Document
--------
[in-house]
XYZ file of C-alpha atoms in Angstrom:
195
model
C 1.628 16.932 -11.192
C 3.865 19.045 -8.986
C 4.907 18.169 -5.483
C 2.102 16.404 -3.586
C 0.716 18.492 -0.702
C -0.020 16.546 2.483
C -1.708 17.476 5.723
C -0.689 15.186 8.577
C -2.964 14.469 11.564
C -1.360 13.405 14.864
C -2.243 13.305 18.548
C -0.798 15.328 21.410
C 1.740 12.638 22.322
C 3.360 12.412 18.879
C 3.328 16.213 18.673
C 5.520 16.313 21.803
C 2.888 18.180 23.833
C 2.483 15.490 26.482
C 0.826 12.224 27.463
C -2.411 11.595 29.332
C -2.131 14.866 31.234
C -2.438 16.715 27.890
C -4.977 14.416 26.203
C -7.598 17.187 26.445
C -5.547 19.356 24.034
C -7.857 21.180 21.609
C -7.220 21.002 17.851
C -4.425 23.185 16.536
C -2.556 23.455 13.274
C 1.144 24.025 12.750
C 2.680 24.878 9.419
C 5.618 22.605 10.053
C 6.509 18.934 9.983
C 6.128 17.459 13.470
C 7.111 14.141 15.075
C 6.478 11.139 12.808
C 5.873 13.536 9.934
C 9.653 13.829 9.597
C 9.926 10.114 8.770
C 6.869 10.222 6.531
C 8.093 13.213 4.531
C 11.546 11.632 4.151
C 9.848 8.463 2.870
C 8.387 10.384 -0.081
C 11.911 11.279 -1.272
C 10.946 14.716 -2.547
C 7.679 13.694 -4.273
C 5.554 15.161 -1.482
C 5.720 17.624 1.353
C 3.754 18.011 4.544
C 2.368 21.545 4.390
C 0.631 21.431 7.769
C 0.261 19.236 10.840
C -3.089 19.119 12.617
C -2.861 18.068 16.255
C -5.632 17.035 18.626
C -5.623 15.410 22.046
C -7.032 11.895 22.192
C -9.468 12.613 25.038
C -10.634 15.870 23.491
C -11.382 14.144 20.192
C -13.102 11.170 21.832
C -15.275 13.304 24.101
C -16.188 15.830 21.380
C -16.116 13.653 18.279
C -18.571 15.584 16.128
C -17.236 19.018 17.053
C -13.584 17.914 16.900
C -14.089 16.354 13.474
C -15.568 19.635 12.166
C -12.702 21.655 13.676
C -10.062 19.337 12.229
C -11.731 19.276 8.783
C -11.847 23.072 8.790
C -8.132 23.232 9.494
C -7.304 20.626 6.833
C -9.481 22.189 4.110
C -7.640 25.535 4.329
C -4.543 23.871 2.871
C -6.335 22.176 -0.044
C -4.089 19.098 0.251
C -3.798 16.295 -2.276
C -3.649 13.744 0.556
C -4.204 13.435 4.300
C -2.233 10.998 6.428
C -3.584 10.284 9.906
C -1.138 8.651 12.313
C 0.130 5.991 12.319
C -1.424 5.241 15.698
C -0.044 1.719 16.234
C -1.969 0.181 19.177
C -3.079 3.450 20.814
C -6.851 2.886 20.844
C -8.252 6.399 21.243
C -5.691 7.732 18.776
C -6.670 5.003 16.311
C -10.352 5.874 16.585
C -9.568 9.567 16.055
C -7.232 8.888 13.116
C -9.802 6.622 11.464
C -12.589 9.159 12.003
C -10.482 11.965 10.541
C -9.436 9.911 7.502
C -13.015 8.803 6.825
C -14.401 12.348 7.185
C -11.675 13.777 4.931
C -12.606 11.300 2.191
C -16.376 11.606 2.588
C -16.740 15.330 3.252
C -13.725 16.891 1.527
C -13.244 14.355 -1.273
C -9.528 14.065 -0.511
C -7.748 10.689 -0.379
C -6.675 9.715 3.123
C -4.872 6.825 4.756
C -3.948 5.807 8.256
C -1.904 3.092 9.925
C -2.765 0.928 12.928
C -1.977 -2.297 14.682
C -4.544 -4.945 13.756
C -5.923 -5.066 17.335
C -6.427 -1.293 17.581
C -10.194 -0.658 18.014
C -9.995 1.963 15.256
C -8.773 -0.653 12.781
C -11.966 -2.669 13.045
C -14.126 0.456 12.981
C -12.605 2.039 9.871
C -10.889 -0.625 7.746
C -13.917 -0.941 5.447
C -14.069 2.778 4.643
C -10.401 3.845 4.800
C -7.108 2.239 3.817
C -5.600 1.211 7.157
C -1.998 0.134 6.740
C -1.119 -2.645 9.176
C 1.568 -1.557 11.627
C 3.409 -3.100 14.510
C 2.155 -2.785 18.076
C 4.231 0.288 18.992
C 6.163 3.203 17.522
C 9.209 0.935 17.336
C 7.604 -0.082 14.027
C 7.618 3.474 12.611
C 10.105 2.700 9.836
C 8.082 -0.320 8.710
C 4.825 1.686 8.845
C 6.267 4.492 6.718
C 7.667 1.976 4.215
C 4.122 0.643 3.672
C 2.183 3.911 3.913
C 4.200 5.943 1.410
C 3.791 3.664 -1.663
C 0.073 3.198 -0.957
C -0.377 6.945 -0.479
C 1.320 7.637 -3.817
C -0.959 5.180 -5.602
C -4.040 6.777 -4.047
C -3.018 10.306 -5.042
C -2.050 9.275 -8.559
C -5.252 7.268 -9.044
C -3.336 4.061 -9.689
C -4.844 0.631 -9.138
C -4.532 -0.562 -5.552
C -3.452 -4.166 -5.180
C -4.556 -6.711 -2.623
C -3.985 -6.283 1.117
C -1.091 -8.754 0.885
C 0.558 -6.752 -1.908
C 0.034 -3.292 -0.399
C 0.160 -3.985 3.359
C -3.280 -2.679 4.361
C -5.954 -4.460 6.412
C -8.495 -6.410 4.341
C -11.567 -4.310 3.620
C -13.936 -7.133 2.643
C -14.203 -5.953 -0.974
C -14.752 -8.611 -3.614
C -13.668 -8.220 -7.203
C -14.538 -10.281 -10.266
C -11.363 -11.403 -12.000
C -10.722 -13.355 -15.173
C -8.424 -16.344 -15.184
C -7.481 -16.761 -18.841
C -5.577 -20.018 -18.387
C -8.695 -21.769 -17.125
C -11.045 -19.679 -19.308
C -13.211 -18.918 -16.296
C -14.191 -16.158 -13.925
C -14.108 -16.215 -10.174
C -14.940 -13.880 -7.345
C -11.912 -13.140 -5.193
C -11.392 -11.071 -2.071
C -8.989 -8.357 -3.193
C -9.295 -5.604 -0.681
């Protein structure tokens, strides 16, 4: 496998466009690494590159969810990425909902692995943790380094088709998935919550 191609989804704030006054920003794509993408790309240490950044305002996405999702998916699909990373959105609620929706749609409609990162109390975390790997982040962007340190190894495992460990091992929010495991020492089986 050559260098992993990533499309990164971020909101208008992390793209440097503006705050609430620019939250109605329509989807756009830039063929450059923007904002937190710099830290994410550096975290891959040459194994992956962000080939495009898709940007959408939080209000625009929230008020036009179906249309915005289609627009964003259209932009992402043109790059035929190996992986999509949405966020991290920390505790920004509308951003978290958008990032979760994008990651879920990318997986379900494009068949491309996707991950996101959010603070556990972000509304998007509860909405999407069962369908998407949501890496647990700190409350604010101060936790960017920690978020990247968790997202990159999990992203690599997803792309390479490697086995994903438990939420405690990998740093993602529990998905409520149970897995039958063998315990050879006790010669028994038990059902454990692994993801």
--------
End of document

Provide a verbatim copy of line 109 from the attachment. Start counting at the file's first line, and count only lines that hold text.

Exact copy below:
C -14.401 12.348 7.185